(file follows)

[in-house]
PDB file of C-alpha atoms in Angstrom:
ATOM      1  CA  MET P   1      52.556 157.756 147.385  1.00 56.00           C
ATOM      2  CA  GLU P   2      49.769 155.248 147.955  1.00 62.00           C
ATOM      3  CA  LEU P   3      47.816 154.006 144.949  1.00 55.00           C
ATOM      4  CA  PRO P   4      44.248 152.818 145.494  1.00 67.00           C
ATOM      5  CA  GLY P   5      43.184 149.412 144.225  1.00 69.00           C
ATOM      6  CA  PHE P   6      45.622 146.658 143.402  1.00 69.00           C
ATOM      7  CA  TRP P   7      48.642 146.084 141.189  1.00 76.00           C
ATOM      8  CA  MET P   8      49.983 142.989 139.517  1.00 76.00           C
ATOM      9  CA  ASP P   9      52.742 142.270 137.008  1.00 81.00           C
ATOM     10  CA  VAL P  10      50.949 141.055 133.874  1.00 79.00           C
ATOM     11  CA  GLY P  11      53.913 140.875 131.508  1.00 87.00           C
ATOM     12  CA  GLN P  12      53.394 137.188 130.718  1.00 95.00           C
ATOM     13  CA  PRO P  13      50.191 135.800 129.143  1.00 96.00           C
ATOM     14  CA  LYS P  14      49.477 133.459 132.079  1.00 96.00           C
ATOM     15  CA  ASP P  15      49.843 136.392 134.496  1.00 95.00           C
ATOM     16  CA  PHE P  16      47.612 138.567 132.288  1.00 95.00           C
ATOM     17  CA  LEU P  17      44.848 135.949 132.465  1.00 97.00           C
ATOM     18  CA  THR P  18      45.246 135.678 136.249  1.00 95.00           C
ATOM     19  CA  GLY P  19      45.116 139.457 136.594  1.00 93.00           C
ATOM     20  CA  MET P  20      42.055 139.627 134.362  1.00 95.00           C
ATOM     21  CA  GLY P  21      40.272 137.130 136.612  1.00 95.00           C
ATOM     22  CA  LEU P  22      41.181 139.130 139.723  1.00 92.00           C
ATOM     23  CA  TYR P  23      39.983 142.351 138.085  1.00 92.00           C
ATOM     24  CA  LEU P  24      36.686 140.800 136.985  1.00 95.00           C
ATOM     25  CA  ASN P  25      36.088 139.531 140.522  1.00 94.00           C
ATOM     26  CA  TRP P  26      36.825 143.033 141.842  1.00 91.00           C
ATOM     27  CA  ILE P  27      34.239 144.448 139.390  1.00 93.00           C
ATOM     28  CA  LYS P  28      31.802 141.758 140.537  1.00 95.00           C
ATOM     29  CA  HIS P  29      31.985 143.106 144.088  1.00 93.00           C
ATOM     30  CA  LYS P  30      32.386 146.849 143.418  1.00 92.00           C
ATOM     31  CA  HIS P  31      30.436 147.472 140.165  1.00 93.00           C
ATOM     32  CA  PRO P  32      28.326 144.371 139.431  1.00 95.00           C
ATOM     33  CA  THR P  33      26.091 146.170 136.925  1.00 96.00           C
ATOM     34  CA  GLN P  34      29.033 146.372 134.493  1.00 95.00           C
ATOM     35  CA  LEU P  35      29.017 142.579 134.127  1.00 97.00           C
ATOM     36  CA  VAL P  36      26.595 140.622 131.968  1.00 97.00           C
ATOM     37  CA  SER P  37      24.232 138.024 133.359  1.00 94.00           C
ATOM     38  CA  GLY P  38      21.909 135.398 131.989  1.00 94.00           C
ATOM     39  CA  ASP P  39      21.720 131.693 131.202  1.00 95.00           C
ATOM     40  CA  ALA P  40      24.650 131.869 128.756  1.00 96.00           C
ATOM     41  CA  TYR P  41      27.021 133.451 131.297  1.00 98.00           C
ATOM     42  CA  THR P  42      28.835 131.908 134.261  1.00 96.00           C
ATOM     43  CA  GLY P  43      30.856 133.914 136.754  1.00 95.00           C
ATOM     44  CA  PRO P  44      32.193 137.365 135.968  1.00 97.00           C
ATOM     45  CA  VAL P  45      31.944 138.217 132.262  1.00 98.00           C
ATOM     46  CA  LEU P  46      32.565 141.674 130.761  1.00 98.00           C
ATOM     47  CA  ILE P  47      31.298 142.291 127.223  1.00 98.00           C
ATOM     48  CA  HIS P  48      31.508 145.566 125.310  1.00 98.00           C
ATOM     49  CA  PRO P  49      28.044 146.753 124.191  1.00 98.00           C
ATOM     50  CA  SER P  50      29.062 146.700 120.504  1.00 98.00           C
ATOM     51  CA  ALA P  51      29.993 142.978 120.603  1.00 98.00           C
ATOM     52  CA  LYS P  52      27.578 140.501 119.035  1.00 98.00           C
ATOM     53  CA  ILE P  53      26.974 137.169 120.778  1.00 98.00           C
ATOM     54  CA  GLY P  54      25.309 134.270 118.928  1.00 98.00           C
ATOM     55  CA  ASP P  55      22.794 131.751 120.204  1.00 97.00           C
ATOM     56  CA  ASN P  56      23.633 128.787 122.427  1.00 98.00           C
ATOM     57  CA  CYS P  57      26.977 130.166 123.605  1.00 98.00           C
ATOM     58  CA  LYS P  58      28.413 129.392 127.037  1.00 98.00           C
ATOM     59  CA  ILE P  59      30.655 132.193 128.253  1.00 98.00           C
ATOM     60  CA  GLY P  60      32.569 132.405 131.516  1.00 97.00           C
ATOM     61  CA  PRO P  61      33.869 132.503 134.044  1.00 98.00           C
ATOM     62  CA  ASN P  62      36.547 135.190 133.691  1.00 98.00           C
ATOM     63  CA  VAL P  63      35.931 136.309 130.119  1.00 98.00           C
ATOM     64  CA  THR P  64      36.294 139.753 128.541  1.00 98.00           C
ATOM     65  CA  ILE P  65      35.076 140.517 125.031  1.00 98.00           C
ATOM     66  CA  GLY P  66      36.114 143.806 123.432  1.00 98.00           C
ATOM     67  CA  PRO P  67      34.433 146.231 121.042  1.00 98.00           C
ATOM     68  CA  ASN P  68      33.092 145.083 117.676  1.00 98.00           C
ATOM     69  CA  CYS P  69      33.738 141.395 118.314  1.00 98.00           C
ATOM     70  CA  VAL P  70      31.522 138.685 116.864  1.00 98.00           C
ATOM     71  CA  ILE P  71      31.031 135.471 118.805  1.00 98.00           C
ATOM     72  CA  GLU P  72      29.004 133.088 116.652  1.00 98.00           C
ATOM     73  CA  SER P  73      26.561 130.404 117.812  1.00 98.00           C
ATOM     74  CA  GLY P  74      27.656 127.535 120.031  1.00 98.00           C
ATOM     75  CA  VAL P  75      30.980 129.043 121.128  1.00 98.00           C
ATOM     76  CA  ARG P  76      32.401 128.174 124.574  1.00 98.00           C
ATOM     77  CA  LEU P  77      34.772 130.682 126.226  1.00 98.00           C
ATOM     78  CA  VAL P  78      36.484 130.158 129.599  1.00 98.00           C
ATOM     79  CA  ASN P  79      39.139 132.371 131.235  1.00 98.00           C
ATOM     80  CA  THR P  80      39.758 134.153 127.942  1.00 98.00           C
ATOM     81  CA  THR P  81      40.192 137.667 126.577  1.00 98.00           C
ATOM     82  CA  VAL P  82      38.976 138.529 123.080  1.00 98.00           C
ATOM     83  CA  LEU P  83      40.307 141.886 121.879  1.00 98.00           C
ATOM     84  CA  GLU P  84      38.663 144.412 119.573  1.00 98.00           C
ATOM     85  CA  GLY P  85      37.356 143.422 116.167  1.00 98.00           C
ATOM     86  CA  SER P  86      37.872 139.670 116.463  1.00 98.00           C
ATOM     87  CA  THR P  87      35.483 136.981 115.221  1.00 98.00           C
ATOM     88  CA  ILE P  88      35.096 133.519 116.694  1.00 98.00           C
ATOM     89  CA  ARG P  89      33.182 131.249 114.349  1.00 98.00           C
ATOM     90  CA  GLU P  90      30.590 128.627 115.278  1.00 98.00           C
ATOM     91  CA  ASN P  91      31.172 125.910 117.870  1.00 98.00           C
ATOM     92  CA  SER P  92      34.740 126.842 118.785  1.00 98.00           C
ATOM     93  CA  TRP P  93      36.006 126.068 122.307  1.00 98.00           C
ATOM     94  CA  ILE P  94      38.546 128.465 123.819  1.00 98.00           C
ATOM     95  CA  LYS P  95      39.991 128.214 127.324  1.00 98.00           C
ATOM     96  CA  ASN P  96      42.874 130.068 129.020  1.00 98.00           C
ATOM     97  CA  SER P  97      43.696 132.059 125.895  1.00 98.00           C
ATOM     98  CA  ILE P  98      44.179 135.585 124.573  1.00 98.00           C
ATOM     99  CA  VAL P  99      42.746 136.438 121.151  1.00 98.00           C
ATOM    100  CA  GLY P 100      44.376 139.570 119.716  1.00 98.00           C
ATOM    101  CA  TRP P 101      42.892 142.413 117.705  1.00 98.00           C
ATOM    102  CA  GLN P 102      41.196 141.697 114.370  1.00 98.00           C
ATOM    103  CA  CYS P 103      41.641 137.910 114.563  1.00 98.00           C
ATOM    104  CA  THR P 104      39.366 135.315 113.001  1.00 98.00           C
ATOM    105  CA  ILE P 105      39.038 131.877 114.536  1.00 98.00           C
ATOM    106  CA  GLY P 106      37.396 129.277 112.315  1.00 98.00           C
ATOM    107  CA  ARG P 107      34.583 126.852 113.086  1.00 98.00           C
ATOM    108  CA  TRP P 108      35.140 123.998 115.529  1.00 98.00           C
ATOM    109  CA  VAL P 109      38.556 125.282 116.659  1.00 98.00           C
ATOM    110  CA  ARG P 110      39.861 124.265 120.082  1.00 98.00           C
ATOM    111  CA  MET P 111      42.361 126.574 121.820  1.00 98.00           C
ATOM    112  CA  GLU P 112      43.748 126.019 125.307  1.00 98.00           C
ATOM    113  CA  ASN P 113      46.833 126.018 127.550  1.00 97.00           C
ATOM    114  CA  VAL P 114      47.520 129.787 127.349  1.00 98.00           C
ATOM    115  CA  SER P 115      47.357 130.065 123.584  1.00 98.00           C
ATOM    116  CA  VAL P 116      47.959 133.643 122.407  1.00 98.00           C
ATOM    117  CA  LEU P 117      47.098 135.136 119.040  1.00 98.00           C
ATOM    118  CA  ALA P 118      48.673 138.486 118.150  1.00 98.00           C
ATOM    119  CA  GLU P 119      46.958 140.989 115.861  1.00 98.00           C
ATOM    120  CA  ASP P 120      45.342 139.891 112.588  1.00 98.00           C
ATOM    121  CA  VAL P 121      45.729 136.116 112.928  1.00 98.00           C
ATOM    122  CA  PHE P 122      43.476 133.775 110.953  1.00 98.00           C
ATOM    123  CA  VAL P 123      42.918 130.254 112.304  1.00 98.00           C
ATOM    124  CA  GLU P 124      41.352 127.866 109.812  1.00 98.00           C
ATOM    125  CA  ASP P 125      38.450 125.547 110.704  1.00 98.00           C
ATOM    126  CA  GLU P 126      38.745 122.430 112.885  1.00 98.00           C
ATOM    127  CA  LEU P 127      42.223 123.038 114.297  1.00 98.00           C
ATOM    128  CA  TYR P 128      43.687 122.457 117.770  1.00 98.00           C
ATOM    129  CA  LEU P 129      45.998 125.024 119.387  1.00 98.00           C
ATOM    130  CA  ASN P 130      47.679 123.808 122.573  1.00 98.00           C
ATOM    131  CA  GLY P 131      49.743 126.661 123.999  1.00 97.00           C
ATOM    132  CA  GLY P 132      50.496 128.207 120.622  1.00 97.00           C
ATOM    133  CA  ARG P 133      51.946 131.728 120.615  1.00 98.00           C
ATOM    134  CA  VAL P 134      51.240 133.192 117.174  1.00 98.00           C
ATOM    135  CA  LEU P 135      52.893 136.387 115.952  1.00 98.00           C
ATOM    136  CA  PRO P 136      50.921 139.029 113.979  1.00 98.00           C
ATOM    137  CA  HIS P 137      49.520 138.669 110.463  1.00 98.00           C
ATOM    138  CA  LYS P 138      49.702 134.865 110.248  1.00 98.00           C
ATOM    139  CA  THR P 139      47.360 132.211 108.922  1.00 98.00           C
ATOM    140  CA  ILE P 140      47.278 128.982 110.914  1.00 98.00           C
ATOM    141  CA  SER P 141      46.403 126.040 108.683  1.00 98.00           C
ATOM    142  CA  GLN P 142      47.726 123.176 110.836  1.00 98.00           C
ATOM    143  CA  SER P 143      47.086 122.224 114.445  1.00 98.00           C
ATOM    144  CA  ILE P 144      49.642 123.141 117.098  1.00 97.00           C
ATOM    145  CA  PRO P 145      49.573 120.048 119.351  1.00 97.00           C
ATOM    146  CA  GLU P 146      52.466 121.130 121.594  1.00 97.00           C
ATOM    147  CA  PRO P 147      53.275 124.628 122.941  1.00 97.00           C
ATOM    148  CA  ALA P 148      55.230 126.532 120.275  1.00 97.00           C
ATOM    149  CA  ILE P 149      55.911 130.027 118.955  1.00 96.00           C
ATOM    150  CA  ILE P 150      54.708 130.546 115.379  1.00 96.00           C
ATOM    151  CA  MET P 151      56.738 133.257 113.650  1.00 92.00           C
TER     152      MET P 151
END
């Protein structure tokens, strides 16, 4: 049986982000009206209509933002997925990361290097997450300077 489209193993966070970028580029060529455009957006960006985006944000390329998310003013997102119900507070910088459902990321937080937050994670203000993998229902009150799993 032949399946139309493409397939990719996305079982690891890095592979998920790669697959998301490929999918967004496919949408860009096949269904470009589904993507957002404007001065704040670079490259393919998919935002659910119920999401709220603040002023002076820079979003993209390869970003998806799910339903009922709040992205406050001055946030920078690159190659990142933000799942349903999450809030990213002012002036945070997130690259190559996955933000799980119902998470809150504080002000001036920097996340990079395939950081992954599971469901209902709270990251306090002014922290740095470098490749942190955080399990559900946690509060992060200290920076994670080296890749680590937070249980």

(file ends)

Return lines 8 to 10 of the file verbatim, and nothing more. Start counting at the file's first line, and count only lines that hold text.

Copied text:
ATOM      6  CA  PHE P   6      45.622 146.658 143.402  1.00 69.00           C
ATOM      7  CA  TRP P   7      48.642 146.084 141.189  1.00 76.00           C
ATOM      8  CA  MET P   8      49.983 142.989 139.517  1.00 76.00           C